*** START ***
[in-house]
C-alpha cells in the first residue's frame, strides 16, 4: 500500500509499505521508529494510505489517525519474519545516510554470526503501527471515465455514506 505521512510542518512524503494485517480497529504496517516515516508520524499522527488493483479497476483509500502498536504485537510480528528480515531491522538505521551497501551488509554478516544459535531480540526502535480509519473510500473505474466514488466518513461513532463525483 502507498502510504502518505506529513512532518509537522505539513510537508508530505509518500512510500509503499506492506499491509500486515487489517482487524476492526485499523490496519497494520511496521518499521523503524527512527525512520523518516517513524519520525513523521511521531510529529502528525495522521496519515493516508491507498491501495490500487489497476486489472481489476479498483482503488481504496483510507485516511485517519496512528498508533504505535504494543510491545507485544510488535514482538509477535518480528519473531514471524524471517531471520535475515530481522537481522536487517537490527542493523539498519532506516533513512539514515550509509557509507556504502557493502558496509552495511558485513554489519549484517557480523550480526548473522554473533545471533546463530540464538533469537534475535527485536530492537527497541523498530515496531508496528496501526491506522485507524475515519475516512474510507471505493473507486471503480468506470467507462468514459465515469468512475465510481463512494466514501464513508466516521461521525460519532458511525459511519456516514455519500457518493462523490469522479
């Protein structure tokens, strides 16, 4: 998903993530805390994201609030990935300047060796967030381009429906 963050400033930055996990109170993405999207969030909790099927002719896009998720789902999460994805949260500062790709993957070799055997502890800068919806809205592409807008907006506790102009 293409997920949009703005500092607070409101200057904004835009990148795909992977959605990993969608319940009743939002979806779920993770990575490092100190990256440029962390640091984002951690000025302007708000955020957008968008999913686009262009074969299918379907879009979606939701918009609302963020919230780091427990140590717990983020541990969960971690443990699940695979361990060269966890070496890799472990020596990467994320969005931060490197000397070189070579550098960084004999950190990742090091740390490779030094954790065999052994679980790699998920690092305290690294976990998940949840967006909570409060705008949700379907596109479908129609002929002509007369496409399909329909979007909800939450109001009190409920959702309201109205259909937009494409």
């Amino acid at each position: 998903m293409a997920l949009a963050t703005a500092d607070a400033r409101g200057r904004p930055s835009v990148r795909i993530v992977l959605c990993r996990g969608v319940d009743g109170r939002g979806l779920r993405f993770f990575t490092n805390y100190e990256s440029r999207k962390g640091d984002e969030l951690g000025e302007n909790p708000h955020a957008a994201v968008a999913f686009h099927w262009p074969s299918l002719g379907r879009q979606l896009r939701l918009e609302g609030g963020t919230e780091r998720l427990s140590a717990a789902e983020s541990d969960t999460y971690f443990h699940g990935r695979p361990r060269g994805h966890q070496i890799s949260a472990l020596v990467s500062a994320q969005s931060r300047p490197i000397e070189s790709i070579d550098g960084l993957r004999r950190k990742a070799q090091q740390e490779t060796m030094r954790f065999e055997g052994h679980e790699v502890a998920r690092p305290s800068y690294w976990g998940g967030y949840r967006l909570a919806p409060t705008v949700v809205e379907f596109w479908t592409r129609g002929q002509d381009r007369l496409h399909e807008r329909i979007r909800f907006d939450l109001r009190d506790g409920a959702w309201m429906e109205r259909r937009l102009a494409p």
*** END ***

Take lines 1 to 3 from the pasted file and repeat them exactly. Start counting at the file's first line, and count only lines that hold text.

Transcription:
[in-house]
C-alpha cells in the first residue's frame, strides 16, 4: 500500500509499505521508529494510505489517525519474519545516510554470526503501527471515465455514506 505521512510542518512524503494485517480497529504496517516515516508520524499522527488493483479497476483509500502498536504485537510480528528480515531491522538505521551497501551488509554478516544459535531480540526502535480509519473510500473505474466514488466518513461513532463525483 502507498502510504502518505506529513512532518509537522505539513510537508508530505509518500512510500509503499506492506499491509500486515487489517482487524476492526485499523490496519497494520511496521518499521523503524527512527525512520523518516517513524519520525513523521511521531510529529502528525495522521496519515493516508491507498491501495490500487489497476486489472481489476479498483482503488481504496483510507485516511485517519496512528498508533504505535504494543510491545507485544510488535514482538509477535518480528519473531514471524524471517531471520535475515530481522537481522536487517537490527542493523539498519532506516533513512539514515550509509557509507556504502557493502558496509552495511558485513554489519549484517557480523550480526548473522554473533545471533546463530540464538533469537534475535527485536530492537527497541523498530515496531508496528496501526491506522485507524475515519475516512474510507471505493473507486471503480468506470467507462468514459465515469468512475465510481463512494466514501464513508466516521461521525460519532458511525459511519456516514455519500457518493462523490469522479
């Protein structure tokens, strides 16, 4: 998903993530805390994201609030990935300047060796967030381009429906 963050400033930055996990109170993405999207969030909790099927002719896009998720789902999460994805949260500062790709993957070799055997502890800068919806809205592409807008907006506790102009 293409997920949009703005500092607070409101200057904004835009990148795909992977959605990993969608319940009743939002979806779920993770990575490092100190990256440029962390640091984002951690000025302007708000955020957008968008999913686009262009074969299918379907879009979606939701918009609302963020919230780091427990140590717990983020541990969960971690443990699940695979361990060269966890070496890799472990020596990467994320969005931060490197000397070189070579550098960084004999950190990742090091740390490779030094954790065999052994679980790699998920690092305290690294976990998940949840967006909570409060705008949700379907596109479908129609002929002509007369496409399909329909979007909800939450109001009190409920959702309201109205259909937009494409």